A shepherd’s main job is to take care of His sheep.  He needs to make sure they are well-fed, well-hydrated, and well-rested.  He needs to be very attentive to the well-being of His sheep to make sure that they are thriving in their environment.  Sheep can’t provide for themselves, so they must be completely dependent on the shepherd to provide for all of their needs.  The shepherd literally sustains them and keeps them alive on a day-to-day basis.  So when I need rest, comfort, peace, or hope, God gives it to me—without hesitation and without a set of terms and conditions.  When I need wisdom, clarity, guidance, or provision, He gives those things to me too.  The Lord knows me better than I know myself, and He knows exactly what I need at exactly the right time.  He is beyond faithful, He pays attention to the tiny details of my life, and He desperately cares about my well-being as “His sheep.”

2. The Lord protects me from danger and never leaves me to fend for myself.

Like I mentioned earlier, sheep are dumb.  They like to wander off alone down dangerous paths, and if one sheep decides to walk off the side of a cliff then the rest of the flock is guaranteed to blindly follow.  Sound familiar?  Been there, done that.  This is why the shepherd carries around a rod and a staff.  When the sheep try to venture off into danger, the crook of the shepherd’s staff draws them back in.  He uses it to keep the sheep close by his side (because the safest place to be is next to the shepherd).  And if a wolf comes to try and attack the flock, the shepherd will use the rod keep the predator away.  As my shepherd, Jesus protects me from danger.  He corrects and redirects my steps with His staff, and He fights off the enemy with His rod.  He has my back—always.  A shepherd will never leave his sheep alone to fight for themselves.  He sleeps with them and eats with them and they know his voice.  Jesus never leaves me either.  Day or night, He’s with me—never abandoning me and always protecting me.  The second I call on His name, He comes to my rescue—no matter where I am or what stupid thing I might have done just moments before.  Especially on the days when I am stubborn and try to walk mindlessly off the side of a cliff, the Lord picks me up, carries me on His back, and brings me back into the fold.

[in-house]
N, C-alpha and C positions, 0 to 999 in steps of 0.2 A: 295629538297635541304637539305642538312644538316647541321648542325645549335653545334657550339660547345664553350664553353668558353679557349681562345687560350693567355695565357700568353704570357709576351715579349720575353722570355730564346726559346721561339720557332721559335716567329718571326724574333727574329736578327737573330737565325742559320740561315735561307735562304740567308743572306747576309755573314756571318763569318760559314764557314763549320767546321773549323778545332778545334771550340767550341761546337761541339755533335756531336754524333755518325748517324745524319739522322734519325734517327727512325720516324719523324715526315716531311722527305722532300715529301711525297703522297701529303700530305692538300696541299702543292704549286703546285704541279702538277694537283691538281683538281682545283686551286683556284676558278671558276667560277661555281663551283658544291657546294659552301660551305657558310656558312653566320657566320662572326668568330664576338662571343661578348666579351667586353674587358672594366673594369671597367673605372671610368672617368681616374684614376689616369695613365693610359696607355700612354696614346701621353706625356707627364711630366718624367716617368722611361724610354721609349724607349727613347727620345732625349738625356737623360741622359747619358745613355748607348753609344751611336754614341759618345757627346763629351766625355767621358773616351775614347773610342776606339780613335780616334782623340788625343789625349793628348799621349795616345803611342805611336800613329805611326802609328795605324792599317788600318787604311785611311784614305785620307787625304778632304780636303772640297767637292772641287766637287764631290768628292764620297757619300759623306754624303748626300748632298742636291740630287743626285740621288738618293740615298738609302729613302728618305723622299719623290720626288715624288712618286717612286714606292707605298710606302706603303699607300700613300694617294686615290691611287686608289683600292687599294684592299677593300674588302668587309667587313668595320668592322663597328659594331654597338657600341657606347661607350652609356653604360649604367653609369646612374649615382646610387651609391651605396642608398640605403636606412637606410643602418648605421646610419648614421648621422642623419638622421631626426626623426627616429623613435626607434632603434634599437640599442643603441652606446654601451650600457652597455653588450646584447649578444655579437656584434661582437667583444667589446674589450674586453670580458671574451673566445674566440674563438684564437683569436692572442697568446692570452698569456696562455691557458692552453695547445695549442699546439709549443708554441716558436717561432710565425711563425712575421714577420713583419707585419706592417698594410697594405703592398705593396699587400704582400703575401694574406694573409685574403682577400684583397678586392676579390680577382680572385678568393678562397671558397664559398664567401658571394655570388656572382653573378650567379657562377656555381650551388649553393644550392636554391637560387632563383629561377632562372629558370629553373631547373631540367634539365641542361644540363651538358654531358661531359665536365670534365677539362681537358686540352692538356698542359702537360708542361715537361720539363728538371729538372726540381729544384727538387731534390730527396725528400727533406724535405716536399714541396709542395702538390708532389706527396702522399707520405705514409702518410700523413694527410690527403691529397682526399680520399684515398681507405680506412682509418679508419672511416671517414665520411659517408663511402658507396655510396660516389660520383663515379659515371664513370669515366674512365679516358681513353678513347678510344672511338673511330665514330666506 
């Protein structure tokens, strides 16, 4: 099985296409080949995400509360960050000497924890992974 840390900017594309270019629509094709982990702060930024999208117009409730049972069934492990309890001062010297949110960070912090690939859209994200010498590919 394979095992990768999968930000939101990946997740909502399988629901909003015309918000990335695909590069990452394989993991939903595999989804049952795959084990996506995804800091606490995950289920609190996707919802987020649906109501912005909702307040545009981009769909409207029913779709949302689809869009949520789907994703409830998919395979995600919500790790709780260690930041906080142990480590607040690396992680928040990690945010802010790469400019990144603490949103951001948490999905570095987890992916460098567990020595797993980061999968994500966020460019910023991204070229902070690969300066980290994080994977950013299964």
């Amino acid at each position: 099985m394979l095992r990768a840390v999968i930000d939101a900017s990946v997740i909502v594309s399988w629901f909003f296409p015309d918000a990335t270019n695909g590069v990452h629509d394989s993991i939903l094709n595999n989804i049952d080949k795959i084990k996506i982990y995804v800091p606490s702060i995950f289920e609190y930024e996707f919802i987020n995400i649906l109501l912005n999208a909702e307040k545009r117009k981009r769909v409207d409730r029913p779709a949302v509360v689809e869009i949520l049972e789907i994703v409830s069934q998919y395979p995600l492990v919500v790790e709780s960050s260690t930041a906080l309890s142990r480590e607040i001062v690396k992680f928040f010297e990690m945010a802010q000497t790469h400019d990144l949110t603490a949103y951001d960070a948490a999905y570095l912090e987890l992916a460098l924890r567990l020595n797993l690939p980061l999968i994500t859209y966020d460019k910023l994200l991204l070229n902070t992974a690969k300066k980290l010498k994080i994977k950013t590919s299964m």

4.  The Lord is my Shepherd and loves me with an everlasting love.

This may sound redundant, but I missed it the first hundred times I read though this passage, so bear with me.  When King David speaks about the Lord being his shepherd, he doesn’t just call God a shepherd.  David makes it personal.  David calls God his shepherd—this means that there is a sense of belonging and ownership involved in these words.  The Lord is my shepherd and the Lord is your shepherd—we belong to Him and He belongs to us.  His relationship with us is an intimate one.  He knows our names, He knows the desires of our hearts, and He is constantly watching over us.  Sometimes, I overlook this fact and take it for granted.  I mean, the God of the Universe wants to know me personally and intimately, He wants to have a relationship with me, and He cares about every single detail of my life.  And because I get the privilege of spending time in His presence, when the Lord speaks to me, I will be able to recognize His voice loud and clear.  This also means that when He guides me with His staff and when He lovingly corrects me with His rod, I will trust Him wholeheartedly and receive it joyfully.  Lastly, it means that I will be able to live in a constant state of peace and comfort because the God of Angel Armies is my Good Shepherd, watching over me.  And even though there will be moments when I will have to pass through the valley of the shadow of death, I will have nothing to fear because He will be right beside me.  Forever and for always.

So after learning all of these new and super cool things about sheep and the roles of a shepherd, I’ve realized that I no longer wish to be a unicorn or a dolphin or a lion.  I’m proud to be God’s sheep, and I am grateful that the Lord has counted me worthy to be a part of His beloved flock.

So, encouragement for this week:  Embrace your sheepish side.

2 Comments on “Embracing Your Sheepish Side

  1. Thank you Sam for your extraordinary gift of bringing His word to us with such clarity. May God continue to bless you on your journey. Love, Lauren

    Sent from my iPhone

    Like